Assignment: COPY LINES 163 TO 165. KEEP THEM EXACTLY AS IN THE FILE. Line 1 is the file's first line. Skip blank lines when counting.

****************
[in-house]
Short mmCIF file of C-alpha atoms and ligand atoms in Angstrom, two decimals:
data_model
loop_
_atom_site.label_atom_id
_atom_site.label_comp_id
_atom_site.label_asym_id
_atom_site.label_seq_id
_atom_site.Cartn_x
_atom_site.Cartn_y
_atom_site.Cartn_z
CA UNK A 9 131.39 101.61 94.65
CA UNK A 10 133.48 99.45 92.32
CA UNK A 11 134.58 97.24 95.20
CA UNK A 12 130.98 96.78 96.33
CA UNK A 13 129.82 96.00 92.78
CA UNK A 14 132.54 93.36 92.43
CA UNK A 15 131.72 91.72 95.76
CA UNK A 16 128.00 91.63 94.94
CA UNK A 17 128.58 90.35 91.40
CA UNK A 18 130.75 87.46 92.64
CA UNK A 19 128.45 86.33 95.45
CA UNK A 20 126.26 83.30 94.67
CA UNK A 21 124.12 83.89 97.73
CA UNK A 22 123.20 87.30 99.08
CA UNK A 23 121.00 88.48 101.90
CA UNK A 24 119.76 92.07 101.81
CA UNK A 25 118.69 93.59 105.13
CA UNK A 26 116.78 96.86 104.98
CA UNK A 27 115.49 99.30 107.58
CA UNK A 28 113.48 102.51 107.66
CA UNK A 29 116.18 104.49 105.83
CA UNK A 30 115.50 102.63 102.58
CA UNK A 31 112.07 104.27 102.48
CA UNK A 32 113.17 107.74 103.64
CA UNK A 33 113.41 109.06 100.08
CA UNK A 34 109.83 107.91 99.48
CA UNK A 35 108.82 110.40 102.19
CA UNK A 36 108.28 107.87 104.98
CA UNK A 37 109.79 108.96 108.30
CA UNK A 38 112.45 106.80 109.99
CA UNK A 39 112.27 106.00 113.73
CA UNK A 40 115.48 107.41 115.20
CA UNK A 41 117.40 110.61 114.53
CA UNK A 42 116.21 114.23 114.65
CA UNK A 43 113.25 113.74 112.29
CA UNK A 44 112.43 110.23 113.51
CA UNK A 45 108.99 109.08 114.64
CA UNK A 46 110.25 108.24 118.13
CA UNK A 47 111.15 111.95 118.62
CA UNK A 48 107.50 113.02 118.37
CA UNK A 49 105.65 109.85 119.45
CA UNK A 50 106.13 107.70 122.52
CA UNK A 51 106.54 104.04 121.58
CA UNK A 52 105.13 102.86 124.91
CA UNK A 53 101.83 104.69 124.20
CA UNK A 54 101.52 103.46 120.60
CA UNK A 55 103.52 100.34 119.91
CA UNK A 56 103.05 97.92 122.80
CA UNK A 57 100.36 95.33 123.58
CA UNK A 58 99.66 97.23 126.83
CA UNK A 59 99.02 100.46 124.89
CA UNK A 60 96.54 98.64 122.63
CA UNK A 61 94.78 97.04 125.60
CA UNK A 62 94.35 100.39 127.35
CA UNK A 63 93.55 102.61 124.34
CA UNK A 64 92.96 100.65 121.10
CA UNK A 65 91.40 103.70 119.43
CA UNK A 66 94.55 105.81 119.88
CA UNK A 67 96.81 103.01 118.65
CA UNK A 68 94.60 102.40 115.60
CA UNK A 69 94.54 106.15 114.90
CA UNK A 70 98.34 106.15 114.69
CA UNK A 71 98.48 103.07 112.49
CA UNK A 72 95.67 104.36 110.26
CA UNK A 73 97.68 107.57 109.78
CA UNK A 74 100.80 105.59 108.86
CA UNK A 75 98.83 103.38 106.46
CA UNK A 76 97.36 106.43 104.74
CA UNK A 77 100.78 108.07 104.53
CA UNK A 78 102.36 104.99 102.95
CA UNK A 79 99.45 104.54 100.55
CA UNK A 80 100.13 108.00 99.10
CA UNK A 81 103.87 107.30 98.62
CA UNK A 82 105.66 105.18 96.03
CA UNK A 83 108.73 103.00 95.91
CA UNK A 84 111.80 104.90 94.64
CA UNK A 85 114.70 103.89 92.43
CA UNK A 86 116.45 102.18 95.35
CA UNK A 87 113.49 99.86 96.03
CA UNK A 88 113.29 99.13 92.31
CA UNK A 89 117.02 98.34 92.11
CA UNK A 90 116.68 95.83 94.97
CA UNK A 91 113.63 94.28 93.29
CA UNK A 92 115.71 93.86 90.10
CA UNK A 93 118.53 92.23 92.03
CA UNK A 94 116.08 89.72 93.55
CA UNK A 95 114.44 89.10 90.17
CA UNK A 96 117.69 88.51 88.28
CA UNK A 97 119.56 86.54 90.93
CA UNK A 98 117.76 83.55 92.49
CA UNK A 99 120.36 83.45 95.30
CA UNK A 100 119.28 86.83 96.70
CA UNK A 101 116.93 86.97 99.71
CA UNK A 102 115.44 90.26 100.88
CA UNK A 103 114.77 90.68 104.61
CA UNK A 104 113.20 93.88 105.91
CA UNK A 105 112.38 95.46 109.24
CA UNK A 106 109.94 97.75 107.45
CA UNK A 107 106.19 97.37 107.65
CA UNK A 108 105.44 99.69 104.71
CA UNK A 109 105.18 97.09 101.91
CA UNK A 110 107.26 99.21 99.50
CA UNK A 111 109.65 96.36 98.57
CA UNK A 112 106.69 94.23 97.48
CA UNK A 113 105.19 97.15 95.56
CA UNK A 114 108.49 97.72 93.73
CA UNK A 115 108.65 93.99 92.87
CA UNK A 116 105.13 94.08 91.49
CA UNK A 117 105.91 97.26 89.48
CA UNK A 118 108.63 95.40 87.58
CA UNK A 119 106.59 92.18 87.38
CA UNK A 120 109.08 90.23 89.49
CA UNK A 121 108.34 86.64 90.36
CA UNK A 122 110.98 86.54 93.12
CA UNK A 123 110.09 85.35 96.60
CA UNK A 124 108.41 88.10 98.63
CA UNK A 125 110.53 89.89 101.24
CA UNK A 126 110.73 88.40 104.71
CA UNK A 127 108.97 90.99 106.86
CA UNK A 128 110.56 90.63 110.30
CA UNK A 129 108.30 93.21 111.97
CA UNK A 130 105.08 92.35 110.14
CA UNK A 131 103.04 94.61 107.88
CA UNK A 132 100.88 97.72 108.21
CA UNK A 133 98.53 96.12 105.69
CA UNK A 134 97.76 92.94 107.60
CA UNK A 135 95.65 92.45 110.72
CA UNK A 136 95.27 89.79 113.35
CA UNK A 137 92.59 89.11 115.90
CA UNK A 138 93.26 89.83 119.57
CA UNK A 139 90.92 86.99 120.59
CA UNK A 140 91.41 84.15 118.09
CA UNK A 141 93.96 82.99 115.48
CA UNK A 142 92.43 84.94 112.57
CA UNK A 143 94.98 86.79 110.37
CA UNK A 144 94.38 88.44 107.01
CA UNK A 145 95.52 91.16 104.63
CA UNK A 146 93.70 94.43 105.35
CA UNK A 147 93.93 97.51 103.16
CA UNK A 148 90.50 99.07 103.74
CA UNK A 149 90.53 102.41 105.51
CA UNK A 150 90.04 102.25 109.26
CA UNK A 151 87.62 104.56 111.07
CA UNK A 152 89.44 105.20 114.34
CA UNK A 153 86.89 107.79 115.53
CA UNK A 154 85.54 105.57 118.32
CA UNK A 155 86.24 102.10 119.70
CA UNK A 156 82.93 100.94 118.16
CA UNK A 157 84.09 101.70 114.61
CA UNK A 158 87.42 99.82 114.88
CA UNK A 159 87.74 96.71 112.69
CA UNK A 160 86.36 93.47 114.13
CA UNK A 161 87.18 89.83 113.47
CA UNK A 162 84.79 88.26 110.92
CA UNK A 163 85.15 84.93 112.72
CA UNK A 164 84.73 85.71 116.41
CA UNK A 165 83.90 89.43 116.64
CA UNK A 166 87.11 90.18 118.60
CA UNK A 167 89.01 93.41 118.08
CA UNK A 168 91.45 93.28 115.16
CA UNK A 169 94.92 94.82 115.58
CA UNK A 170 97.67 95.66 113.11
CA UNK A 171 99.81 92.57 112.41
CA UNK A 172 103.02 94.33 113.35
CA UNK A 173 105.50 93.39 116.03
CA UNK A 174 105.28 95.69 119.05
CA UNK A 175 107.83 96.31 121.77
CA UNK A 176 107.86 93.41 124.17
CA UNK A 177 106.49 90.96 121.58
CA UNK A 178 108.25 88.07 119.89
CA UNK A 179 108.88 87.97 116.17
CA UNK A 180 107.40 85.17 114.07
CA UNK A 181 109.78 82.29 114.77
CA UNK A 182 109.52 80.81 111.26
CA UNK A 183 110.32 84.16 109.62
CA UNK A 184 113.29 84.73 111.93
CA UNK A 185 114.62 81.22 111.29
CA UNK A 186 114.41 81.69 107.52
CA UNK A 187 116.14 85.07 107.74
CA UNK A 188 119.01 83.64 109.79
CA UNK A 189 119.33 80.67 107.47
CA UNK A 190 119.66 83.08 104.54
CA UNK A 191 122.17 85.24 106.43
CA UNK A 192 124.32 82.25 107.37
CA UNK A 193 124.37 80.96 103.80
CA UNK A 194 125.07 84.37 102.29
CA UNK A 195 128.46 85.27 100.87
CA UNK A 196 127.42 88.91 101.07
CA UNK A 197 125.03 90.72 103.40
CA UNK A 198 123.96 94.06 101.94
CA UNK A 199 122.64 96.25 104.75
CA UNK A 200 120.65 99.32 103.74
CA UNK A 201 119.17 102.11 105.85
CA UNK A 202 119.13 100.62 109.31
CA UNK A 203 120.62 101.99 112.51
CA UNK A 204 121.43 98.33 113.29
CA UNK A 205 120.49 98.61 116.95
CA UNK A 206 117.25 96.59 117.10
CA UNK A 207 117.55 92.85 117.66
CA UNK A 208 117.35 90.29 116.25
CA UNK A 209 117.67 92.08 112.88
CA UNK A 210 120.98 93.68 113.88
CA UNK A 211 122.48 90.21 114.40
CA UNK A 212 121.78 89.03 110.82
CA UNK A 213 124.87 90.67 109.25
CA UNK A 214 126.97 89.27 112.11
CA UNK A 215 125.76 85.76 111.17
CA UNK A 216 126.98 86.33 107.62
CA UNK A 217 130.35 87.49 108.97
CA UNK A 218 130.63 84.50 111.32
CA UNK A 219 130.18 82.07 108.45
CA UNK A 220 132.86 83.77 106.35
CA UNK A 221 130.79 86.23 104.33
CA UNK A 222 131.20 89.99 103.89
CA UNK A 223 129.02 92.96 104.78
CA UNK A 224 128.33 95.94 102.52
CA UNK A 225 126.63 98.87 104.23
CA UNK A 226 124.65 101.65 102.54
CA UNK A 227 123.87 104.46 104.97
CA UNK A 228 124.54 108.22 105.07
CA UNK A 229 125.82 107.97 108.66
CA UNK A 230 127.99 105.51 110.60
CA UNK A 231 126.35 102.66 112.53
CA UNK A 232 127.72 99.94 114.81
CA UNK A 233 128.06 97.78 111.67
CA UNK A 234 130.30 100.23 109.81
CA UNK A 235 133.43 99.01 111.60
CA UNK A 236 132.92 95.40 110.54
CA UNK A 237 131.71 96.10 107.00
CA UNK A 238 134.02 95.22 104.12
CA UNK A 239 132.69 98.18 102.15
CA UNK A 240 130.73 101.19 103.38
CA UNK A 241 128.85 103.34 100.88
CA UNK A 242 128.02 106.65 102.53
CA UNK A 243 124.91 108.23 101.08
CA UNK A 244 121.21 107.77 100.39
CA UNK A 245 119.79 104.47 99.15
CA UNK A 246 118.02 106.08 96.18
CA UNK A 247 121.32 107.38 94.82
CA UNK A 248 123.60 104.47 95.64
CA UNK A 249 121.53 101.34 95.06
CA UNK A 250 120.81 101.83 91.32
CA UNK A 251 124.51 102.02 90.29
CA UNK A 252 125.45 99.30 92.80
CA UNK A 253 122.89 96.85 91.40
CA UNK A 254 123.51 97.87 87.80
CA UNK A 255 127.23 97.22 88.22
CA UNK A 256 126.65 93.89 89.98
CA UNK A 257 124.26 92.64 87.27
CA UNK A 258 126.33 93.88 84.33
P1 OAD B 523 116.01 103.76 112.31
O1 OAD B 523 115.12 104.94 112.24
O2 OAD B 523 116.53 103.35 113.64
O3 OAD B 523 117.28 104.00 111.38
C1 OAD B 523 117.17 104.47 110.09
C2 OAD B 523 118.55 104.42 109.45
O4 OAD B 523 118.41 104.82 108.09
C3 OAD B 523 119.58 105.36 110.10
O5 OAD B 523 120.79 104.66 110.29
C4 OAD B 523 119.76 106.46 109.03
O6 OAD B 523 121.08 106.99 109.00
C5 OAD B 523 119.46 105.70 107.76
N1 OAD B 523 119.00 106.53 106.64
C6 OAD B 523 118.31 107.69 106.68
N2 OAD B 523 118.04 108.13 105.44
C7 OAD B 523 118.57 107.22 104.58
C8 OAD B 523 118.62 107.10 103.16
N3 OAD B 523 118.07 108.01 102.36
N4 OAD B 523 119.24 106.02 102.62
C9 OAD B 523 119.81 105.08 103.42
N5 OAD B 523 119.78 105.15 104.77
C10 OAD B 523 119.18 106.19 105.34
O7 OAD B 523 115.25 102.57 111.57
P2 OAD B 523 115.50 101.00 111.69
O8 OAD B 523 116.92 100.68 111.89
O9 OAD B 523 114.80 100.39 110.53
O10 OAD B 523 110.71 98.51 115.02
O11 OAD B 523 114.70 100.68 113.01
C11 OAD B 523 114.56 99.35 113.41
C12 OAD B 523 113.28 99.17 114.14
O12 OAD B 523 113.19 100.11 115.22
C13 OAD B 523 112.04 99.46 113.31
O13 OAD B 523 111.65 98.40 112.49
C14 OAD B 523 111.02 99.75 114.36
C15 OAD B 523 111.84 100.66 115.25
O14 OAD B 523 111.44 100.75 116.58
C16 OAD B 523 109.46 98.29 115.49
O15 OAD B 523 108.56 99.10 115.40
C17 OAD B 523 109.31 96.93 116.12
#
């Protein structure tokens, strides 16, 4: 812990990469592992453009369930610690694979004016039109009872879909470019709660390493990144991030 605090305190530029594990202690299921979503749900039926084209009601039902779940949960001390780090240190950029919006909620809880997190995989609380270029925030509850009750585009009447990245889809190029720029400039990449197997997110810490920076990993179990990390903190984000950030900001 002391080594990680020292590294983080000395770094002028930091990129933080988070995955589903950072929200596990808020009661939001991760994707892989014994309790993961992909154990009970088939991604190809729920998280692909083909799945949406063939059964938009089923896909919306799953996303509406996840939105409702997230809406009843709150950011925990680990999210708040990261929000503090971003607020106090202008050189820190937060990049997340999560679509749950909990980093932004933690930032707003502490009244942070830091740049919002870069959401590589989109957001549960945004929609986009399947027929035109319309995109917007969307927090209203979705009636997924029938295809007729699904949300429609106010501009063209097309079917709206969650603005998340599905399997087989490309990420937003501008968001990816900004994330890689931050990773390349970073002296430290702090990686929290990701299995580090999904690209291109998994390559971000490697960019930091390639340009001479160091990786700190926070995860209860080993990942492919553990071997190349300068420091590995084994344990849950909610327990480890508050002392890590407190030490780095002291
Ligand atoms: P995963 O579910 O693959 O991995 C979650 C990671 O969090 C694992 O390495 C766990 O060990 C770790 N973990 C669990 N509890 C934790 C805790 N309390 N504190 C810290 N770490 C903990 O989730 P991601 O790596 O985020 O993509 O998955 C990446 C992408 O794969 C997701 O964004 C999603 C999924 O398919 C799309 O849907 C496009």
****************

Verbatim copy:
CA UNK A 160 86.36 93.47 114.13
CA UNK A 161 87.18 89.83 113.47
CA UNK A 162 84.79 88.26 110.92